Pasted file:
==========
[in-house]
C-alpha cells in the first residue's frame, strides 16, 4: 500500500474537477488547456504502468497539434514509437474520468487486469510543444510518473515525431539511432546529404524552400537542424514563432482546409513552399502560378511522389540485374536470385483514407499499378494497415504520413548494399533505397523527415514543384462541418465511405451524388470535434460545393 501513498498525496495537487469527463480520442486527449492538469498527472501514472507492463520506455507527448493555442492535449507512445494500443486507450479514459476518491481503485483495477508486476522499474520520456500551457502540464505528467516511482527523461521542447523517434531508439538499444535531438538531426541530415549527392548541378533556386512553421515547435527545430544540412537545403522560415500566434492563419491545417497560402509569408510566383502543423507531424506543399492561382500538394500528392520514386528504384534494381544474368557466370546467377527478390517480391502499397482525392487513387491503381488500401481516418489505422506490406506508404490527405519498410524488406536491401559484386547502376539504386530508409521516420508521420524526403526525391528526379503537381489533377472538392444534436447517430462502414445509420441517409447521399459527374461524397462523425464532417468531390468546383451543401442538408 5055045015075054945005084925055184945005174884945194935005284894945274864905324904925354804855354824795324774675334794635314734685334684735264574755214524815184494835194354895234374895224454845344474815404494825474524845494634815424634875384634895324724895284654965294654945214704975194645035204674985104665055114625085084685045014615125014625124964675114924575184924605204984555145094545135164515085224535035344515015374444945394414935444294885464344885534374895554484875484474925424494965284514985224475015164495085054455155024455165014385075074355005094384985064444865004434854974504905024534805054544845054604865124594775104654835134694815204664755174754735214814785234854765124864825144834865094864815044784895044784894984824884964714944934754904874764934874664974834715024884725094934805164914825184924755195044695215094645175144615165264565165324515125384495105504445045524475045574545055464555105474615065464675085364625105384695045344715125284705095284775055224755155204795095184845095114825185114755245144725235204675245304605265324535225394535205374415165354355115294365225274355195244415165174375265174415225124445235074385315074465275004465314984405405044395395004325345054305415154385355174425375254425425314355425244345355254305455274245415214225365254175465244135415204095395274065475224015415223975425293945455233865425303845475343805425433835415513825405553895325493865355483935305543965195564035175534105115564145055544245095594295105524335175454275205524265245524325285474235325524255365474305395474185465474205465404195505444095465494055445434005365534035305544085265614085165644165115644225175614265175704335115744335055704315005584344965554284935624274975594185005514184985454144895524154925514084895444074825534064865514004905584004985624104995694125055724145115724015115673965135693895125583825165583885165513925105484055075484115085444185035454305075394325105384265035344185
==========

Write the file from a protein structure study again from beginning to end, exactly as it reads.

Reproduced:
[in-house]
C-alpha cells in the first residue's frame, strides 16, 4: 500500500474537477488547456504502468497539434514509437474520468487486469510543444510518473515525431539511432546529404524552400537542424514563432482546409513552399502560378511522389540485374536470385483514407499499378494497415504520413548494399533505397523527415514543384462541418465511405451524388470535434460545393 501513498498525496495537487469527463480520442486527449492538469498527472501514472507492463520506455507527448493555442492535449507512445494500443486507450479514459476518491481503485483495477508486476522499474520520456500551457502540464505528467516511482527523461521542447523517434531508439538499444535531438538531426541530415549527392548541378533556386512553421515547435527545430544540412537545403522560415500566434492563419491545417497560402509569408510566383502543423507531424506543399492561382500538394500528392520514386528504384534494381544474368557466370546467377527478390517480391502499397482525392487513387491503381488500401481516418489505422506490406506508404490527405519498410524488406536491401559484386547502376539504386530508409521516420508521420524526403526525391528526379503537381489533377472538392444534436447517430462502414445509420441517409447521399459527374461524397462523425464532417468531390468546383451543401442538408 5055045015075054945005084925055184945005174884945194935005284894945274864905324904925354804855354824795324774675334794635314734685334684735264574755214524815184494835194354895234374895224454845344474815404494825474524845494634815424634875384634895324724895284654965294654945214704975194645035204674985104665055114625085084685045014615125014625124964675114924575184924605204984555145094545135164515085224535035344515015374444945394414935444294885464344885534374895554484875484474925424494965284514985224475015164495085054455155024455165014385075074355005094384985064444865004434854974504905024534805054544845054604865124594775104654835134694815204664755174754735214814785234854765124864825144834865094864815044784895044784894984824884964714944934754904874764934874664974834715024884725094934805164914825184924755195044695215094645175144615165264565165324515125384495105504445045524475045574545055464555105474615065464675085364625105384695045344715125284705095284775055224755155204795095184845095114825185114755245144725235204675245304605265324535225394535205374415165354355115294365225274355195244415165174375265174415225124445235074385315074465275004465314984405405044395395004325345054305415154385355174425375254425425314355425244345355254305455274245415214225365254175465244135415204095395274065475224015415223975425293945455233865425303845475343805425433835415513825405553895325493865355483935305543965195564035175534105115564145055544245095594295105524335175454275205524265245524325285474235325524255365474305395474185465474205465404195505444095465494055445434005365534035305544085265614085165644165115644225175614265175704335115744335055704315005584344965554284935624274975594185005514184985454144895524154925514084895444074825534064865514004905584004985624104995694125055724145115724015115673965135693895125583825165583885165513925105484055075484115085444185035454305075394325105384265035344185